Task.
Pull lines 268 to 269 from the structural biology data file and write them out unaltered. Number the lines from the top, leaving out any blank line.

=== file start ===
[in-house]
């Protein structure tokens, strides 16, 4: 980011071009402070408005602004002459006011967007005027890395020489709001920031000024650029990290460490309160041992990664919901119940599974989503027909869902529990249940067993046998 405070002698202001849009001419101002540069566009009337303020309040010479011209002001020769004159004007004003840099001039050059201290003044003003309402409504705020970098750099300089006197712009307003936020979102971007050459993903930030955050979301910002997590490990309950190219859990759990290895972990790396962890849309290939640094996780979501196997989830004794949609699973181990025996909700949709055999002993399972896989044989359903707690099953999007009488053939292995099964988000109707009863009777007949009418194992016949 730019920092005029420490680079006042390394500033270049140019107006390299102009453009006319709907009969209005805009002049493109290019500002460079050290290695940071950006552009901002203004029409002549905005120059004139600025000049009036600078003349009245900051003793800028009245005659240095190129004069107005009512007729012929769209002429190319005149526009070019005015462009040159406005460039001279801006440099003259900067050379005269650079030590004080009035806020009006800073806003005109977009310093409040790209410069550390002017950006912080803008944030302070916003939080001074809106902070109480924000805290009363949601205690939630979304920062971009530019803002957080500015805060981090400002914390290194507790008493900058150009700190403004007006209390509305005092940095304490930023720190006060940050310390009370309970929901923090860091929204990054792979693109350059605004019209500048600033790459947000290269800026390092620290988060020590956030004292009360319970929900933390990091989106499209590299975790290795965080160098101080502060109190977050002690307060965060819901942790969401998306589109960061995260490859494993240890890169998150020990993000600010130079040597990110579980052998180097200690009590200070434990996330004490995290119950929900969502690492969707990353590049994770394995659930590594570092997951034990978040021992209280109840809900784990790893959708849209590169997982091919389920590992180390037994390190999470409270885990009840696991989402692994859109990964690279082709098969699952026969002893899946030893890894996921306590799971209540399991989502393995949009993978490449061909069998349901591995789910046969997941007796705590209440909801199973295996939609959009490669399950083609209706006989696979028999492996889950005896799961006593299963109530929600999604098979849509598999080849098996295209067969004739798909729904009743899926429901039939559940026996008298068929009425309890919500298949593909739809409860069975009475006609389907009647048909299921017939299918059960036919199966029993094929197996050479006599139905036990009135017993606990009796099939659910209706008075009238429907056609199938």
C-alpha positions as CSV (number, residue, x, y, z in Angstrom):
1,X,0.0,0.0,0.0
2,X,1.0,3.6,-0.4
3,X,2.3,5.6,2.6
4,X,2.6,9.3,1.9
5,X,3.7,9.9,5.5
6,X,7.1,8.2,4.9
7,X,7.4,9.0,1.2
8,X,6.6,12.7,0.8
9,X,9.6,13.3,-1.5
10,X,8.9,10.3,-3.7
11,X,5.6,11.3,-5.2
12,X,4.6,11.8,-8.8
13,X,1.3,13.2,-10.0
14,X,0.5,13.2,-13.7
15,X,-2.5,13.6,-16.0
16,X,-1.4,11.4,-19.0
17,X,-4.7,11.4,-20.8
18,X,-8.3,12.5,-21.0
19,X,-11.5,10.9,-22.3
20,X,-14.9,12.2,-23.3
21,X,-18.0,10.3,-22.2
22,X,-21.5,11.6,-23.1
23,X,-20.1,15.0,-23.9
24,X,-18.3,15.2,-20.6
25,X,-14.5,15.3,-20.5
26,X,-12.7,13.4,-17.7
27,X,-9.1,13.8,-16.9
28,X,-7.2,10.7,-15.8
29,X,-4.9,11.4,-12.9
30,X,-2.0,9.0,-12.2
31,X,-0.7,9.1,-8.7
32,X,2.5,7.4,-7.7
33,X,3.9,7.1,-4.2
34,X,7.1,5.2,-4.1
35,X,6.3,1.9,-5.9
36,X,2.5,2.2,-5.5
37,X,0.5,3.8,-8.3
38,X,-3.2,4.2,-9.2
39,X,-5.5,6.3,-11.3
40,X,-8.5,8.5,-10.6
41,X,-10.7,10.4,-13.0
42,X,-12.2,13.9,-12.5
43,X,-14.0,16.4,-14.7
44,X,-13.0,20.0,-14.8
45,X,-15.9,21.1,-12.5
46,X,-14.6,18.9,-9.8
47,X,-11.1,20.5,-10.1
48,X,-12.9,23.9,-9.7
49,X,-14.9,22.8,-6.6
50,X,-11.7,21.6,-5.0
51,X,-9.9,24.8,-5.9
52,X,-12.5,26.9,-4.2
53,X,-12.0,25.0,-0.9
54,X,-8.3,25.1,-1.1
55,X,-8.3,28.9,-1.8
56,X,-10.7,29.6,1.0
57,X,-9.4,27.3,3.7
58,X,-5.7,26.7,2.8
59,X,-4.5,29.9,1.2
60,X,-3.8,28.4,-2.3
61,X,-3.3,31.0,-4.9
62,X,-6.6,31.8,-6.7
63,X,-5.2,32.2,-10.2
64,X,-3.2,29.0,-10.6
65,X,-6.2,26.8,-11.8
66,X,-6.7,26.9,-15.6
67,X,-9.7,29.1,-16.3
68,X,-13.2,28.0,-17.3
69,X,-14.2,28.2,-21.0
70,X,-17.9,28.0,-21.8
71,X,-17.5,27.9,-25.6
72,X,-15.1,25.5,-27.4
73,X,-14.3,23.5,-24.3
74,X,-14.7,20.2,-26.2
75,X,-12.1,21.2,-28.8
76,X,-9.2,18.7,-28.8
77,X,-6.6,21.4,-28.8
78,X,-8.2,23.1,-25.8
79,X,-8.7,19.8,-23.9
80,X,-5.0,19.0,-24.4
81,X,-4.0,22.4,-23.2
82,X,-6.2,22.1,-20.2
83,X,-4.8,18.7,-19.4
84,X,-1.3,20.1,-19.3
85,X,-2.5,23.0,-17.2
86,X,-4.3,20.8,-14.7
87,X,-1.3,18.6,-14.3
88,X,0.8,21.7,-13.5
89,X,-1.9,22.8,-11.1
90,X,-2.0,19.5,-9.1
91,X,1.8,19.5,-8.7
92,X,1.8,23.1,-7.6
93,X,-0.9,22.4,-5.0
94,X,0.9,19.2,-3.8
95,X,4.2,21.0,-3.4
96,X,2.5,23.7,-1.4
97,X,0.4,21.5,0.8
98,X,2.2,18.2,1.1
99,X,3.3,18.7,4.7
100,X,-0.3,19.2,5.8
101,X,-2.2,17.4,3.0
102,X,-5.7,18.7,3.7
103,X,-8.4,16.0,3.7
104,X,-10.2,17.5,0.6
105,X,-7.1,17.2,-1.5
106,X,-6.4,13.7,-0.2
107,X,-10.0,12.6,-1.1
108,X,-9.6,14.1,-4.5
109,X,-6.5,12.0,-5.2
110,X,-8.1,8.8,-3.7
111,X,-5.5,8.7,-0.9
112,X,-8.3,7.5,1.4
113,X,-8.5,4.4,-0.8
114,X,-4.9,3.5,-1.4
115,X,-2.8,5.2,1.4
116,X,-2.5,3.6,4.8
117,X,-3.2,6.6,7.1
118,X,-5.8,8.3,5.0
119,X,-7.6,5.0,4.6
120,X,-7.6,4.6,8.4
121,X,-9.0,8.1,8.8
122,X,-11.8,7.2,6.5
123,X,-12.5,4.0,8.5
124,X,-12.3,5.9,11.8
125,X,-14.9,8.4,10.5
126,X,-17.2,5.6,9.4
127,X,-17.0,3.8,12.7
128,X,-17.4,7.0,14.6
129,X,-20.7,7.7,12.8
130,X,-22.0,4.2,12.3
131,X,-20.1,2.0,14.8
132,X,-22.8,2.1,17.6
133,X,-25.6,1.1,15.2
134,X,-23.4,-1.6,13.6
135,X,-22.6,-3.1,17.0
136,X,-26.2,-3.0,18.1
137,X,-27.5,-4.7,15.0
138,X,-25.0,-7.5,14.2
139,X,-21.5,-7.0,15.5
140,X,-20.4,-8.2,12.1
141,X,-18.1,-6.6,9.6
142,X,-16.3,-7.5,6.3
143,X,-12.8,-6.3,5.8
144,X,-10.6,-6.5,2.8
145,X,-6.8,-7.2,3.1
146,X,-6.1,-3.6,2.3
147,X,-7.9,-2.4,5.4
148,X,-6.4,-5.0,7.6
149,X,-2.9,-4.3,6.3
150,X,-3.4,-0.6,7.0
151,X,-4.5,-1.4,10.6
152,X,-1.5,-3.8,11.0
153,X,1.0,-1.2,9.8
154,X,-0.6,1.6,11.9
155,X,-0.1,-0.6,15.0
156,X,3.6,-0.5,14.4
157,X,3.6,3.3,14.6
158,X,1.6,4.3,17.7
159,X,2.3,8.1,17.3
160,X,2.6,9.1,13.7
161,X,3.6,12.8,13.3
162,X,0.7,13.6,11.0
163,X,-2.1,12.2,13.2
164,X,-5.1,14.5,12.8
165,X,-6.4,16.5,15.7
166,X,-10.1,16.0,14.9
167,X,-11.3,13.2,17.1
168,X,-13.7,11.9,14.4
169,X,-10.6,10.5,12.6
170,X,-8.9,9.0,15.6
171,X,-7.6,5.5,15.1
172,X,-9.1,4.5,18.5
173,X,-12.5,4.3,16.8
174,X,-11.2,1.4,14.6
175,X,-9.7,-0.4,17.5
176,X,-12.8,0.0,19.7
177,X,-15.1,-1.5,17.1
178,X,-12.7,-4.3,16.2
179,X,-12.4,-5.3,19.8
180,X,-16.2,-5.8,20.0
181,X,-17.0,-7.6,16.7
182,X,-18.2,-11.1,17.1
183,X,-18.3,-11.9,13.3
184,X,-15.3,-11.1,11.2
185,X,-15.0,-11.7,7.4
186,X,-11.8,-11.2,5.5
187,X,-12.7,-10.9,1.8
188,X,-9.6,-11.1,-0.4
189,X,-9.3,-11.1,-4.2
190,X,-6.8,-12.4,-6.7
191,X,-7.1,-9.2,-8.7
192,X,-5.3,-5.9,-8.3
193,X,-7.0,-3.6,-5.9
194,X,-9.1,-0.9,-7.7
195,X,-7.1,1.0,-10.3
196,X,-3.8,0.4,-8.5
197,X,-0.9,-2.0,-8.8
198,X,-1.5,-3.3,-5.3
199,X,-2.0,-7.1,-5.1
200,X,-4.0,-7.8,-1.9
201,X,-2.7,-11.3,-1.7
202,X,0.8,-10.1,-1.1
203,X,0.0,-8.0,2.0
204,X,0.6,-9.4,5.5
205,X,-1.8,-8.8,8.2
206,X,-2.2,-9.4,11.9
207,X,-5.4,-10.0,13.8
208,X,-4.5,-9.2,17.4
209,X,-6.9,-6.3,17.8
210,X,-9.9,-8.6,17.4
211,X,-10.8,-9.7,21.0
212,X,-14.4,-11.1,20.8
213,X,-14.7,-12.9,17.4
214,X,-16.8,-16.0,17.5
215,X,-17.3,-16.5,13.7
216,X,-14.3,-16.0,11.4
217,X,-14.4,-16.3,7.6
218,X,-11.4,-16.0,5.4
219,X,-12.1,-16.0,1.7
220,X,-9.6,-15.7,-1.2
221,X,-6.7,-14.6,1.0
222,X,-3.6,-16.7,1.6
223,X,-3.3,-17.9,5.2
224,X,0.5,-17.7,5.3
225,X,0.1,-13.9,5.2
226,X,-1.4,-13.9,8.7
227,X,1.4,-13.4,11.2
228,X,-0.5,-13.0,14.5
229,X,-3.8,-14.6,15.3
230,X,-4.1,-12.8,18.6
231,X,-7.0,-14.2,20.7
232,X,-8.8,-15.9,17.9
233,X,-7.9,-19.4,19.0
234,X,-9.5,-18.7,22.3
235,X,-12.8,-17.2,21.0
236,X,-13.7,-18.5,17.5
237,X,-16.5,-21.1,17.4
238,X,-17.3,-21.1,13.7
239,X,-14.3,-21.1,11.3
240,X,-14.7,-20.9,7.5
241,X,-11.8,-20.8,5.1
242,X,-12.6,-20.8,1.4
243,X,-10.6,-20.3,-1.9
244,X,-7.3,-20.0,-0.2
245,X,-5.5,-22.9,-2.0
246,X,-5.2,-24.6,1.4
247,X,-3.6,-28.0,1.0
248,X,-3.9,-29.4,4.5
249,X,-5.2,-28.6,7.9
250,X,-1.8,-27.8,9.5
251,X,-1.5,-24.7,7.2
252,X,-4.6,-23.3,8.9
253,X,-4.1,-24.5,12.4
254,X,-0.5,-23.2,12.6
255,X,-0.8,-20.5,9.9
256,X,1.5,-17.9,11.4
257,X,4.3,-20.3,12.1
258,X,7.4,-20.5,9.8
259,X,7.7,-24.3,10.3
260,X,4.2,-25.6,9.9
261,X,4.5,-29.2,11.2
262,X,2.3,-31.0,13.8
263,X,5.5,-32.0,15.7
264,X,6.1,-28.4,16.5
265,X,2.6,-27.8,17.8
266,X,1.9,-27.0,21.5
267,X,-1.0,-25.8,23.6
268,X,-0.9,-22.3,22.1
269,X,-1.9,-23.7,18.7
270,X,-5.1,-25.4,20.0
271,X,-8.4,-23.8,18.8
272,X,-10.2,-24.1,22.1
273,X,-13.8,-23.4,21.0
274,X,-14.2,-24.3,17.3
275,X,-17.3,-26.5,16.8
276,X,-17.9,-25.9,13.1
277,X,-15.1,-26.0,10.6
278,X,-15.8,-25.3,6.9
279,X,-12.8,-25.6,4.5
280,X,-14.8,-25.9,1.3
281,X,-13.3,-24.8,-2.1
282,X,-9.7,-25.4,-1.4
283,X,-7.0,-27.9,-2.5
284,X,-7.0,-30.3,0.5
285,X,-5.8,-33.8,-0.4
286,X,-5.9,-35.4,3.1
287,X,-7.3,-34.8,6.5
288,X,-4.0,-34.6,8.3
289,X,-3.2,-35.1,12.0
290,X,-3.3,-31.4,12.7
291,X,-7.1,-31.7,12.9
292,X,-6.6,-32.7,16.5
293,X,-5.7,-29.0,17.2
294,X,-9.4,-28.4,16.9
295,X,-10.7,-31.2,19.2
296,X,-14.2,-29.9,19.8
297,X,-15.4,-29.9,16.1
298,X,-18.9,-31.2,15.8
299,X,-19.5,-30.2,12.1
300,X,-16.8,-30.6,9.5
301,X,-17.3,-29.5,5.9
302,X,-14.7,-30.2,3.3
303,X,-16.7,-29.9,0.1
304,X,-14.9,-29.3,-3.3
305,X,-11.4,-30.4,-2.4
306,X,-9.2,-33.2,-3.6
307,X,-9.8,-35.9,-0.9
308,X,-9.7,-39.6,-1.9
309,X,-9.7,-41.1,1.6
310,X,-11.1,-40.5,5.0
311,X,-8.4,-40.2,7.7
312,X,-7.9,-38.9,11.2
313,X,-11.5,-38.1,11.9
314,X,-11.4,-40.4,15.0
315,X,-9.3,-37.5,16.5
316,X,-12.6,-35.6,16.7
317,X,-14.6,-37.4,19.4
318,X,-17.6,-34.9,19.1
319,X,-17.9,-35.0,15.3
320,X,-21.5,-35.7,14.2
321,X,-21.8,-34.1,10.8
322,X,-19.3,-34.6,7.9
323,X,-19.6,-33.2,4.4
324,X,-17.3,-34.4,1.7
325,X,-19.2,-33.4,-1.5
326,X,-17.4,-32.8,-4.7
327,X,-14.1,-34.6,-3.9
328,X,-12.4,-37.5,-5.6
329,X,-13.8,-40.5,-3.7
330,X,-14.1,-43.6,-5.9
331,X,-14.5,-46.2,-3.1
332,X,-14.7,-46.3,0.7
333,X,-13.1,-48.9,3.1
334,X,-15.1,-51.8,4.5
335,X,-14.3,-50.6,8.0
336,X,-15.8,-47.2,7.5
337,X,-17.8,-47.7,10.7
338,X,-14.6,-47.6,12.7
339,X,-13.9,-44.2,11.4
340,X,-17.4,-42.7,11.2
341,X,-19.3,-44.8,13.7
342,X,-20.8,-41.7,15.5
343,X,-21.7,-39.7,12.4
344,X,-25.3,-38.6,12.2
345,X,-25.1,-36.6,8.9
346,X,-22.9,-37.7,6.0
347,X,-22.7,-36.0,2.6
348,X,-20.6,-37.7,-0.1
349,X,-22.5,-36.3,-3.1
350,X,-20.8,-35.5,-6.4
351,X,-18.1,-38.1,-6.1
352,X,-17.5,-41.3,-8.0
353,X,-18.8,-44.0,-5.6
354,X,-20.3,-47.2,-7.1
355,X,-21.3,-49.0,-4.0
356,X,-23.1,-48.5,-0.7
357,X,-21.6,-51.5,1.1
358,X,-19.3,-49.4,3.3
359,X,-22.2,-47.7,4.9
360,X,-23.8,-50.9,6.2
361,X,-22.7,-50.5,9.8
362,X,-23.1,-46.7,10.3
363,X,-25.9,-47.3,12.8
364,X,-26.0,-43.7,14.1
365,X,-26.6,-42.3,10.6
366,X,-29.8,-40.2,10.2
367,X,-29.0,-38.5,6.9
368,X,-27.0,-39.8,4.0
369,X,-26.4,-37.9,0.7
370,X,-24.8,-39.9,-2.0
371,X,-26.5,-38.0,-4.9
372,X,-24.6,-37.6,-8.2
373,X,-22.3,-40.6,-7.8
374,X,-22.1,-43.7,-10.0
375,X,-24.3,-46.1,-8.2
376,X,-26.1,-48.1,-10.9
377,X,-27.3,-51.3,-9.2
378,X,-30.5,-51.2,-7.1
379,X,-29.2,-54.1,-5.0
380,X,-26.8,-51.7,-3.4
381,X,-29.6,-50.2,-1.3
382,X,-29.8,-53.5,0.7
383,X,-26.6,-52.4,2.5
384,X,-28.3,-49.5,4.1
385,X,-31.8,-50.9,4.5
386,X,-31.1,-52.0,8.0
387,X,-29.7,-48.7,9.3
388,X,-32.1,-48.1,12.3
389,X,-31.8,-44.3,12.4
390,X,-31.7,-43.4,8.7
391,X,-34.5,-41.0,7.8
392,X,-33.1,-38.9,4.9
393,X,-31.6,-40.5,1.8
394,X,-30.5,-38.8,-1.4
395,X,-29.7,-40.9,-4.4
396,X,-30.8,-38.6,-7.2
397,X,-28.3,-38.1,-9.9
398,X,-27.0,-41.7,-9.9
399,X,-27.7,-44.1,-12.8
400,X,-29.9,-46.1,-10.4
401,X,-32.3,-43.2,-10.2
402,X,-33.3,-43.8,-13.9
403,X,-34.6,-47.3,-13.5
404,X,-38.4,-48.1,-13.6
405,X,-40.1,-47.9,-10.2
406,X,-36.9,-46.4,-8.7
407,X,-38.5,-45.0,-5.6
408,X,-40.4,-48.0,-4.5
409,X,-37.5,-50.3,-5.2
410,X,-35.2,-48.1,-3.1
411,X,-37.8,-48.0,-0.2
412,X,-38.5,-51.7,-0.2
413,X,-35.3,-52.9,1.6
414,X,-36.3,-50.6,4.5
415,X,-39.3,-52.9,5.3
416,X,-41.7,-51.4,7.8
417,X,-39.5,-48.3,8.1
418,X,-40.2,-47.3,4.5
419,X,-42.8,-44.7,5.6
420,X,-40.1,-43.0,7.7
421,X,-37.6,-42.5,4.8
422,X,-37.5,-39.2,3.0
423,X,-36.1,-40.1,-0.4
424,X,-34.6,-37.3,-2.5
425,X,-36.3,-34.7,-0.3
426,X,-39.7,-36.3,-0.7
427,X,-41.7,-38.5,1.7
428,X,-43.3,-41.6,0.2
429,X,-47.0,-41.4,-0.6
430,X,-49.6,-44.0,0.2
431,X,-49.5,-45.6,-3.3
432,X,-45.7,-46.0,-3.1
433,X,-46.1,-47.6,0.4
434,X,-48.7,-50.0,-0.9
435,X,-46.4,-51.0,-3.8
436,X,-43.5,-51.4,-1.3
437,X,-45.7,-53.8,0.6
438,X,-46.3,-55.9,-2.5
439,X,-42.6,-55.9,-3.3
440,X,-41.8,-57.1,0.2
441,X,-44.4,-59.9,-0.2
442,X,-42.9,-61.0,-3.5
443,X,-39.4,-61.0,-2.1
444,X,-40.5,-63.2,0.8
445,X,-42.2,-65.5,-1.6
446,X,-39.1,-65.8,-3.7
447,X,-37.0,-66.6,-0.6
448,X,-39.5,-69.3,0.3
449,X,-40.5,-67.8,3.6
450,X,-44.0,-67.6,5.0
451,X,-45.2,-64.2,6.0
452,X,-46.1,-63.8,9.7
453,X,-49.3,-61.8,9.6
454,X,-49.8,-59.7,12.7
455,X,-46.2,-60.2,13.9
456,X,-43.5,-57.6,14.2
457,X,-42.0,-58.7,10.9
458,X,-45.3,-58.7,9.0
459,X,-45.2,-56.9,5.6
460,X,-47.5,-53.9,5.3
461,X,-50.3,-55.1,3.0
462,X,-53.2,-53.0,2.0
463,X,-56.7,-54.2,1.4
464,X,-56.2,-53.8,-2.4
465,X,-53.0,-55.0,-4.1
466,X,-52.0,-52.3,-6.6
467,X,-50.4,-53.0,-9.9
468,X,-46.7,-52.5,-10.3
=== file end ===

265,X,2.6,-27.8,17.8
266,X,1.9,-27.0,21.5